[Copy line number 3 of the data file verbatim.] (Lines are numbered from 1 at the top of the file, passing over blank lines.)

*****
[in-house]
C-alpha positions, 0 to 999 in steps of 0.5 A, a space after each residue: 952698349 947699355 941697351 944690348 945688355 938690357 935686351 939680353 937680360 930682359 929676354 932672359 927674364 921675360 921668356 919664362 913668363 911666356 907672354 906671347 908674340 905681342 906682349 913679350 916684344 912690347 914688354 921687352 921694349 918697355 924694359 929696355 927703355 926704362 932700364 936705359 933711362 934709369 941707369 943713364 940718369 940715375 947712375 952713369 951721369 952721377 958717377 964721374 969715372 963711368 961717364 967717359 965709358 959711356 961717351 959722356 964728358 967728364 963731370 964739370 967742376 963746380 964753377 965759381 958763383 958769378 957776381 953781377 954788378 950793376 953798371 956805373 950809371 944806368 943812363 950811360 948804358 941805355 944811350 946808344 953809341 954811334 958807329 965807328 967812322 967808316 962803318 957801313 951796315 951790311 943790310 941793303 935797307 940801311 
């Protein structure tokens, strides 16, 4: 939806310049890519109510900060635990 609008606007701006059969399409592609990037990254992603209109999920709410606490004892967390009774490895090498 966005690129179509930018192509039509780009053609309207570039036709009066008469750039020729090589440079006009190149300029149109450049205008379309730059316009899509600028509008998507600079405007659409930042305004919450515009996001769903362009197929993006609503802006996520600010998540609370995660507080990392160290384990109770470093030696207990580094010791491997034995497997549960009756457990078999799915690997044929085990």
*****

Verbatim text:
């Protein structure tokens, strides 16, 4: 939806310049890519109510900060635990 609008606007701006059969399409592609990037990254992603209109999920709410606490004892967390009774490895090498 966005690129179509930018192509039509780009053609309207570039036709009066008469750039020729090589440079006009190149300029149109450049205008379309730059316009899509600028509008998507600079405007659409930042305004919450515009996001769903362009197929993006609503802006996520600010998540609370995660507080990392160290384990109770470093030696207990580094010791491997034995497997549960009756457990078999799915690997044929085990």